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And another exciting debut on MDG: Caterva musica has committed itself entirely to early music. What makes it special: Each member is a gifted soloist, but knows how to fit into the accompanying orchestra when needed. Five remarkable solo concertos of the 18th century show once the stupendous virtuosity of the individual, but also but also the harmonically colorfully coordinated ensemble performance of the top-class group. It is the otherwise little-noticed instruments that stand out soloistically on this first set: Graun's Viola Concerto presents the viola both cantabile-sonorous and surprisingly virtuosic in the lively final movement; Johann Joachim Quantz's Horn Concerto is scored in the astonishing key of D-sharp major; Molter's Sinfonia gives the timpani, of all things, an almost concertante solo part - above which the trumpets blossom splendidly. The Cello Concerto by the today almost unknown Nicola Fiorenza effectively combines the Neapolitan stile antico with breakneck acrobatics. In doing so, Fiorenza blithely plays with the expectations of the audience, which gets it's money's worth, not least with Vivaldi's Concerto for alto recorder with lively trills and fragrant garlands. With Caterva musica, all of this comes across as immensely fresh and unspent, and the unbridled joy of music-making is immediately transferred to the listeners. The natural recording technique has it's share in this: unfiltered and if necessary in 3D - so this baroque bouquet of flowers is delivered as a sounding business card with unclouded listening pleasure!
And another exciting debut on MDG: Caterva musica has committed itself entirely to early music. What makes it special: Each member is a gifted soloist, but knows how to fit into the accompanying orchestra when needed. Five remarkable solo concertos of the 18th century show once the stupendous virtuosity of the individual, but also but also the harmonically colorfully coordinated ensemble performance of the top-class group. It is the otherwise little-noticed instruments that stand out soloistically on this first set: Graun's Viola Concerto presents the viola both cantabile-sonorous and surprisingly virtuosic in the lively final movement; Johann Joachim Quantz's Horn Concerto is scored in the astonishing key of D-sharp major; Molter's Sinfonia gives the timpani, of all things, an almost concertante solo part - above which the trumpets blossom splendidly. The Cello Concerto by the today almost unknown Nicola Fiorenza effectively combines the Neapolitan stile antico with breakneck acrobatics. In doing so, Fiorenza blithely plays with the expectations of the audience, which gets it's money's worth, not least with Vivaldi's Concerto for alto recorder with lively trills and fragrant garlands. With Caterva musica, all of this comes across as immensely fresh and unspent, and the unbridled joy of music-making is immediately transferred to the listeners. The natural recording technique has it's share in this: unfiltered and if necessary in 3D - so this baroque bouquet of flowers is delivered as a sounding business card with unclouded listening pleasure!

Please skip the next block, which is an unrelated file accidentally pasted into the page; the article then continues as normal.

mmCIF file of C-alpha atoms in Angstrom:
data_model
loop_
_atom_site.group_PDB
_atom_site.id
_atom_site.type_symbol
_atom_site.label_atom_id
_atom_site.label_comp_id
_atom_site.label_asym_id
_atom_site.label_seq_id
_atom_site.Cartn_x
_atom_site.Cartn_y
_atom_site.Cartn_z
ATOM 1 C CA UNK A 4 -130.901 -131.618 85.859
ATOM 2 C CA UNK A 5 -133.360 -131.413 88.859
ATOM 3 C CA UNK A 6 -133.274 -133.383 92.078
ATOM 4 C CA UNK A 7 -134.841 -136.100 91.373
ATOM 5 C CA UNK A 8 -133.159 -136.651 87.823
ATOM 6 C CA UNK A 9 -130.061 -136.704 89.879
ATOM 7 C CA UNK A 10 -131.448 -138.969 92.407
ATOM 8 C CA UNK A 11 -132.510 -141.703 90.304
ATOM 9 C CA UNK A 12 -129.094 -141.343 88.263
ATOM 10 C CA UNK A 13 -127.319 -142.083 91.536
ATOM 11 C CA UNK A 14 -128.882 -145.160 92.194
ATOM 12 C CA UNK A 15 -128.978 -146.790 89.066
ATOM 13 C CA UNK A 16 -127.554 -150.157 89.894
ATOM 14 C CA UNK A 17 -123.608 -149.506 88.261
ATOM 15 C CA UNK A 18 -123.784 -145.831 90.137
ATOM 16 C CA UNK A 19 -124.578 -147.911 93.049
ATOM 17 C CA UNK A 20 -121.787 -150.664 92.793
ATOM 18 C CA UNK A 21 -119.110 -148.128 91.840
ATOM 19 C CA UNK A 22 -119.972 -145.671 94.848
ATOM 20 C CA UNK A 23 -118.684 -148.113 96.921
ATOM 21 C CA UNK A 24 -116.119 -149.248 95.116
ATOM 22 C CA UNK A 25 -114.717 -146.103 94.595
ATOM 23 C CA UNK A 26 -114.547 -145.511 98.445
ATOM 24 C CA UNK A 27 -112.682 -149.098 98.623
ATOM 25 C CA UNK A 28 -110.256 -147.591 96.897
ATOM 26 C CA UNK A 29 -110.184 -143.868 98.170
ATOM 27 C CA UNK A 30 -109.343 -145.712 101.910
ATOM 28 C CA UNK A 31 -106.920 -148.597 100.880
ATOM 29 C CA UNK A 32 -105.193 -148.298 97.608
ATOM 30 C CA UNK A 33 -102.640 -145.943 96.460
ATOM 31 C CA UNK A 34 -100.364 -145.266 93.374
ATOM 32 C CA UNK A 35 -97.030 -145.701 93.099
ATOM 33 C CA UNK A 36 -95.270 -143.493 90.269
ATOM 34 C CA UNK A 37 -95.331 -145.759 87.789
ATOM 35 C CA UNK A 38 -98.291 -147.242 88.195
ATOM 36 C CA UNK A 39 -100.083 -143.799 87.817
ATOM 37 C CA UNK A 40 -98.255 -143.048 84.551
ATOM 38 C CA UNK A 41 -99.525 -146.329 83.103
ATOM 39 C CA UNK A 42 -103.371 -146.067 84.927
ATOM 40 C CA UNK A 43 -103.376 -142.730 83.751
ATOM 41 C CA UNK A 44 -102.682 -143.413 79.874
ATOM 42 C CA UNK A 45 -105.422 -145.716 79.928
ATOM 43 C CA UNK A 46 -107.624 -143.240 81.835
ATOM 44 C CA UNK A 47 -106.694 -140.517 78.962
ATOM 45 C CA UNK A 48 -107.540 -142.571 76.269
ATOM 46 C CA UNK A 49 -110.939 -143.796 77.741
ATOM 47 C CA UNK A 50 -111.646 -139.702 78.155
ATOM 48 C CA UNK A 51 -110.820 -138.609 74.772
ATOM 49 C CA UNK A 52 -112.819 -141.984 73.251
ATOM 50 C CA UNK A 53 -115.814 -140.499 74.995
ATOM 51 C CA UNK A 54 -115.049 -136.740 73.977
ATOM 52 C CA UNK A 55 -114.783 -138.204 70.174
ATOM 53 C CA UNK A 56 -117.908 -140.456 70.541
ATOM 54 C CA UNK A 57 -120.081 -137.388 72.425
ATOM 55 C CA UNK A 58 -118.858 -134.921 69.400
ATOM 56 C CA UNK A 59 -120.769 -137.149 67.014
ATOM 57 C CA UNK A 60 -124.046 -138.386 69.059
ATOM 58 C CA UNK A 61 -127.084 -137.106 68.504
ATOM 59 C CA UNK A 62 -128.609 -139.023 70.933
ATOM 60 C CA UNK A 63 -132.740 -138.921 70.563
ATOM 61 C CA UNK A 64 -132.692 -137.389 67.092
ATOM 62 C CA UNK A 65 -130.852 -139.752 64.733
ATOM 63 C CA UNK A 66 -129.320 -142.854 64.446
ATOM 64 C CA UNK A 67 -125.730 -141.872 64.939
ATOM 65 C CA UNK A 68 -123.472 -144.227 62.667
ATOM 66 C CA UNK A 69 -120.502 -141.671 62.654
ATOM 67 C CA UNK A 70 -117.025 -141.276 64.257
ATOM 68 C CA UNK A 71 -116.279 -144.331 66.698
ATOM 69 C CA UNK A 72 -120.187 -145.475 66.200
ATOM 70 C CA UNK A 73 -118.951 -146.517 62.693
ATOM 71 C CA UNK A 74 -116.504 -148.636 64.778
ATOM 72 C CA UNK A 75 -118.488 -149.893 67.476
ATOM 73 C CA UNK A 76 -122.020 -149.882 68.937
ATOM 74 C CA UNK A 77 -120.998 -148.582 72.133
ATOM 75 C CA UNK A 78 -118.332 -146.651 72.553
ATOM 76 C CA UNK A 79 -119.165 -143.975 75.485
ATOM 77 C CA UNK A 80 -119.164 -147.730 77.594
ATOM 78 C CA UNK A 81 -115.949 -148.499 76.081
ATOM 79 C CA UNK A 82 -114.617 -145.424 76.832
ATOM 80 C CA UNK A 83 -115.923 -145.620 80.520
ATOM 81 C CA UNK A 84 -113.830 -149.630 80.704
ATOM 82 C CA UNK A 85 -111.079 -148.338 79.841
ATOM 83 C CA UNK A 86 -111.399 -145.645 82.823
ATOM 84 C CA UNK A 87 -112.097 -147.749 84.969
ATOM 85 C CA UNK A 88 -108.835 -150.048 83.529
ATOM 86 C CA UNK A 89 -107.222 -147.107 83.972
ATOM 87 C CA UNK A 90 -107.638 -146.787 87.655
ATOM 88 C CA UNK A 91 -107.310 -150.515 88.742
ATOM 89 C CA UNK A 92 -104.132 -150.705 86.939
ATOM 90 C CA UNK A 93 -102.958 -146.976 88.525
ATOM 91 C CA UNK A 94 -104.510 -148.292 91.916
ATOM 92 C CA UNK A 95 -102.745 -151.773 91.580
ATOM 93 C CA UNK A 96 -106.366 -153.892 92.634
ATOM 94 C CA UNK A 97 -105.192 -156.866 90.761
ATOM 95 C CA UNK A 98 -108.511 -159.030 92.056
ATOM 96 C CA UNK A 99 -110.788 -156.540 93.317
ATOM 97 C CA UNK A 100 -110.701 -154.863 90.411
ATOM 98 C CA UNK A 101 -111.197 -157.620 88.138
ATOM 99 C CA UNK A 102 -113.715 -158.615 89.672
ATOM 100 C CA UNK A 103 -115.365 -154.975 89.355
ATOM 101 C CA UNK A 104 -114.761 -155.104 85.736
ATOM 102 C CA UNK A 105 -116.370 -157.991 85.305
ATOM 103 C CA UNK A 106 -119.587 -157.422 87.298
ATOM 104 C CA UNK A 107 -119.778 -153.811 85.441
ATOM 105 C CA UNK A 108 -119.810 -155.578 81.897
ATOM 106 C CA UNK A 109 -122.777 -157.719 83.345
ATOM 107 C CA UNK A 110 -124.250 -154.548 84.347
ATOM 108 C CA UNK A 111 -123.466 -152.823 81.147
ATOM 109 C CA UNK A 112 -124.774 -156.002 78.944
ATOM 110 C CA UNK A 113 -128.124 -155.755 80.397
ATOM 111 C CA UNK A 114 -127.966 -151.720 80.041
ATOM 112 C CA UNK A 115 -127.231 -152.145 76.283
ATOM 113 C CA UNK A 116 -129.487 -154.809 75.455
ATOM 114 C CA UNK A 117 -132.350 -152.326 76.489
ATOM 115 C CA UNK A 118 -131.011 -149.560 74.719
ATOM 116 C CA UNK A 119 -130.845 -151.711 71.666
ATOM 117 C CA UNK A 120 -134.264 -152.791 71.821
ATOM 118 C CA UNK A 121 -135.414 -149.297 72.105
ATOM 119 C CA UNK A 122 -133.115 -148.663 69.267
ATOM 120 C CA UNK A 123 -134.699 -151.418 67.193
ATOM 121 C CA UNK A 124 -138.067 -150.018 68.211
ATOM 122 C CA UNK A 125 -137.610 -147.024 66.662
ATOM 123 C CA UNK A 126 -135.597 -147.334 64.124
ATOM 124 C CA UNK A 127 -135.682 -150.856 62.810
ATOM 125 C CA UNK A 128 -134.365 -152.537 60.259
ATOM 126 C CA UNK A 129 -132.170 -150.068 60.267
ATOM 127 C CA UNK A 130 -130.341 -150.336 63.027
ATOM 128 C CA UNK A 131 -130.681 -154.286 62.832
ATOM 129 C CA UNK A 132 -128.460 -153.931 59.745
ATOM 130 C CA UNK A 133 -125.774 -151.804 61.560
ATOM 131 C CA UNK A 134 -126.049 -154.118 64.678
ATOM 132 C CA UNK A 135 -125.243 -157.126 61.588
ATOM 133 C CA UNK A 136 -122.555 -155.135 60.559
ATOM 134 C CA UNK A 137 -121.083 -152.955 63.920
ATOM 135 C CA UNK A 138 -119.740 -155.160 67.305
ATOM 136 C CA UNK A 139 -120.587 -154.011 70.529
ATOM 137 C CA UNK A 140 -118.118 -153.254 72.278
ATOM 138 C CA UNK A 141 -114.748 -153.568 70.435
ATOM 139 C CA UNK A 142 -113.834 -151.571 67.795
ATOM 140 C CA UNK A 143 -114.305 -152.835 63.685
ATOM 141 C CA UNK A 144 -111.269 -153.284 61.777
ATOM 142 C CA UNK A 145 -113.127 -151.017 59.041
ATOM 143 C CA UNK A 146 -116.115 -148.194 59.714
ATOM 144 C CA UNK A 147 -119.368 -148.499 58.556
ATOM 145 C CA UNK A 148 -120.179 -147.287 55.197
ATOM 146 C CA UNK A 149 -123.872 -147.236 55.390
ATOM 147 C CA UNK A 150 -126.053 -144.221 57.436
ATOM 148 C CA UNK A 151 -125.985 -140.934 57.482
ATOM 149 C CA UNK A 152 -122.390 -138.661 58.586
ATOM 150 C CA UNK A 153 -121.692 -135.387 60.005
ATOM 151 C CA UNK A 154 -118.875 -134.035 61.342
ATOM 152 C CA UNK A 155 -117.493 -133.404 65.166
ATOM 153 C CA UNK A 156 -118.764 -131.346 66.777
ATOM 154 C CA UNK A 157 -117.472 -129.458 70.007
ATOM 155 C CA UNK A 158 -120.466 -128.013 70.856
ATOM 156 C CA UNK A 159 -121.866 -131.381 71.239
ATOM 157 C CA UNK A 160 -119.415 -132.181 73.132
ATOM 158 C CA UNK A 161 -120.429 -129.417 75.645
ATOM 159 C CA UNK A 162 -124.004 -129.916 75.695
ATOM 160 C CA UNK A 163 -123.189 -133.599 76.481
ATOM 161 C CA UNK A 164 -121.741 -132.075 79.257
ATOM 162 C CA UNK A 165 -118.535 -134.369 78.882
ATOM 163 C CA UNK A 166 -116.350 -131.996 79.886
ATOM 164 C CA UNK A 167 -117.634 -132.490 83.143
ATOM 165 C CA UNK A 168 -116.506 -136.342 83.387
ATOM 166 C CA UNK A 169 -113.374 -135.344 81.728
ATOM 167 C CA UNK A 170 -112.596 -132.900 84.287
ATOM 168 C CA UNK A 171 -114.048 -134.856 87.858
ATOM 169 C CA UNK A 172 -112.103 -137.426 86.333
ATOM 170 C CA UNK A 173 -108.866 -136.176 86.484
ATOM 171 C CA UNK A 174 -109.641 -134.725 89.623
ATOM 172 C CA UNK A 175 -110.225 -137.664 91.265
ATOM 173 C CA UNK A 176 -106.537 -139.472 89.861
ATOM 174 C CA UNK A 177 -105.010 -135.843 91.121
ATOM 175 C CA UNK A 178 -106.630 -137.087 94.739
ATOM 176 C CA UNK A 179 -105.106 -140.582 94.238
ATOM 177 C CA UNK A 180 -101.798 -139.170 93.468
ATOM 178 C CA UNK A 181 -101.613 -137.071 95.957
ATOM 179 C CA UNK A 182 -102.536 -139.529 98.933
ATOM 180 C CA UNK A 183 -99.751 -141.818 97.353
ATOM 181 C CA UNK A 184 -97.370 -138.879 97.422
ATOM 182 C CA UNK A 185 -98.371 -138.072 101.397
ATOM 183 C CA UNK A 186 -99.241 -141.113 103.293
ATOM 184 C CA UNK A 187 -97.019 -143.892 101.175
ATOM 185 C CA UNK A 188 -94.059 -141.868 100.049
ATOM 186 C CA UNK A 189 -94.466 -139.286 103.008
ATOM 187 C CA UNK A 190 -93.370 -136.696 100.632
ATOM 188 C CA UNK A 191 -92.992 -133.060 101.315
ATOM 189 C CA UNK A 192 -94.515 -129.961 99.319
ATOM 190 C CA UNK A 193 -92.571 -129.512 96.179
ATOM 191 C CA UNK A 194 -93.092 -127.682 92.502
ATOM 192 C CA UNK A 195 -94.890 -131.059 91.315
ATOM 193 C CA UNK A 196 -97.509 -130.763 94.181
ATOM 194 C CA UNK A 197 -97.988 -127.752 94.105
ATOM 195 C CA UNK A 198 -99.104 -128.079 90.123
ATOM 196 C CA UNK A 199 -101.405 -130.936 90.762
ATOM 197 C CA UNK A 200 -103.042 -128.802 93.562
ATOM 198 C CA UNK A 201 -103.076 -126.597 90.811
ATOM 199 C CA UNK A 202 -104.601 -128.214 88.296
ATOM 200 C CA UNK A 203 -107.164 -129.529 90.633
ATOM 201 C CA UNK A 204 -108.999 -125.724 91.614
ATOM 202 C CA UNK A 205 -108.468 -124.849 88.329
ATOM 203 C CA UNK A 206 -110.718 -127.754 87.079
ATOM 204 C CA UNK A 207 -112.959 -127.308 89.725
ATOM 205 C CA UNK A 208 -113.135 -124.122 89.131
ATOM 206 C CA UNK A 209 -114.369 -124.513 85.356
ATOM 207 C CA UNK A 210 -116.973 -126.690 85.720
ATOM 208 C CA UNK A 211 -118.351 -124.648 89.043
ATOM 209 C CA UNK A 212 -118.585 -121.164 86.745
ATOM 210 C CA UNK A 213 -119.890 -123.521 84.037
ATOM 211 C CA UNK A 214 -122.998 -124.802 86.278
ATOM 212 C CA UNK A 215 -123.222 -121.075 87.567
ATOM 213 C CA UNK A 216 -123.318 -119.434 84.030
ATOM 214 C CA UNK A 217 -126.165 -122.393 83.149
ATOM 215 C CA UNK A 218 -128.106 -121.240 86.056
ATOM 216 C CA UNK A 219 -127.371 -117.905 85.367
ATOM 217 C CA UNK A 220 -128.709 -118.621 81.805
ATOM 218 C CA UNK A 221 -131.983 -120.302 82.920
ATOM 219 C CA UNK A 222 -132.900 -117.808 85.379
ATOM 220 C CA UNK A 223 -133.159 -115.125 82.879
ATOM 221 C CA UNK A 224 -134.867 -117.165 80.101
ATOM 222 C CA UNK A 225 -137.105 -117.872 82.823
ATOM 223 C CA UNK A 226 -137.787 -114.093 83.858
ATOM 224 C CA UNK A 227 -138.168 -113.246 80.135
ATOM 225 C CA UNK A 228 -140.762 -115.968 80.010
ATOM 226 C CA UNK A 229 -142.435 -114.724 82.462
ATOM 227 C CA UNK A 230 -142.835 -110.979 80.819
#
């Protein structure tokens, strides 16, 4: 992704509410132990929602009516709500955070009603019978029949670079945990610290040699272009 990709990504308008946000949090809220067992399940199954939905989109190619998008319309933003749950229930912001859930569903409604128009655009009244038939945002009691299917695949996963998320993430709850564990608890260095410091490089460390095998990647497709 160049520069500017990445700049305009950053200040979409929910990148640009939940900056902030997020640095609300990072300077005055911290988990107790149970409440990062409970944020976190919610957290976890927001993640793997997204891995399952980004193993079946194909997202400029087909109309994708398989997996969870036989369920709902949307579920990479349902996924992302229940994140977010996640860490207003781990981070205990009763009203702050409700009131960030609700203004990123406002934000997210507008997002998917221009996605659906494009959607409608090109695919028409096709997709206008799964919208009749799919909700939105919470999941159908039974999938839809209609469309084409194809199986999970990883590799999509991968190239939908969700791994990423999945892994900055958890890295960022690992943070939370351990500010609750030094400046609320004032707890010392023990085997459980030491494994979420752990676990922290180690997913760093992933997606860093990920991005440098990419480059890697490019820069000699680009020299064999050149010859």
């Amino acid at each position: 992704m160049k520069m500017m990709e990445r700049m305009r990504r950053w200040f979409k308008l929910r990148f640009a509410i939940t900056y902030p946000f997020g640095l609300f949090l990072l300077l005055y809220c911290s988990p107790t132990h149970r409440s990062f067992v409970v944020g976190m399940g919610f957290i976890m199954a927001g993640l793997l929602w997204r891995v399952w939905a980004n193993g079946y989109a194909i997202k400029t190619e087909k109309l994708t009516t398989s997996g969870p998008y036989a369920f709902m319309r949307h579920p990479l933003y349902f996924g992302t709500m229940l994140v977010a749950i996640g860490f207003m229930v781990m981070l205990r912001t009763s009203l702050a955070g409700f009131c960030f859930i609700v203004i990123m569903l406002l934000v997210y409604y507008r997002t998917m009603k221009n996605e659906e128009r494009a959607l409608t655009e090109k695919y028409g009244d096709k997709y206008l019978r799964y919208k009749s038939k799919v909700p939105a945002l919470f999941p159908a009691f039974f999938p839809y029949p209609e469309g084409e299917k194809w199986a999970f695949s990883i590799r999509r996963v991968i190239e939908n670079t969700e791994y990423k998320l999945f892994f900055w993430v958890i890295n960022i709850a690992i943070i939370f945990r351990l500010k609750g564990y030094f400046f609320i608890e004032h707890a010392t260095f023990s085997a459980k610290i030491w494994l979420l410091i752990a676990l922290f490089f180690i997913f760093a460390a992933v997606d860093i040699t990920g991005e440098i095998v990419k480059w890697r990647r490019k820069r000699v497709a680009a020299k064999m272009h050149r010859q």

760623227764

Details

Format: CD
Label: MDG
Rel. Date: 01/06/2023
UPC: 760623227764

More Info:

And another exciting debut on MDG: Caterva musica has committed itself entirely to early music. What makes it special: Each member is a gifted soloist, but knows how to fit into the accompanying orchestra when needed. Five remarkable solo concertos of the 18th century show once the stupendous virtuosity of the individual, but also but also the harmonically colorfully coordinated ensemble performance of the top-class group. It is the otherwise little-noticed instruments that stand out soloistically on this first set: Graun's Viola Concerto presents the viola both cantabile-sonorous and surprisingly virtuosic in the lively final movement; Johann Joachim Quantz's Horn Concerto is scored in the astonishing key of D-sharp major; Molter's Sinfonia gives the timpani, of all things, an almost concertante solo part - above which the trumpets blossom splendidly. The Cello Concerto by the today almost unknown Nicola Fiorenza effectively combines the Neapolitan stile antico with breakneck acrobatics. In doing so, Fiorenza blithely plays with the expectations of the audience, which gets it's money's worth, not least with Vivaldi's Concerto for alto recorder with lively trills and fragrant garlands. With Caterva musica, all of this comes across as immensely fresh and unspent, and the unbridled joy of music-making is immediately transferred to the listeners. The natural recording technique has it's share in this: unfiltered and if necessary in 3D - so this baroque bouquet of flowers is delivered as a sounding business card with unclouded listening pleasure!
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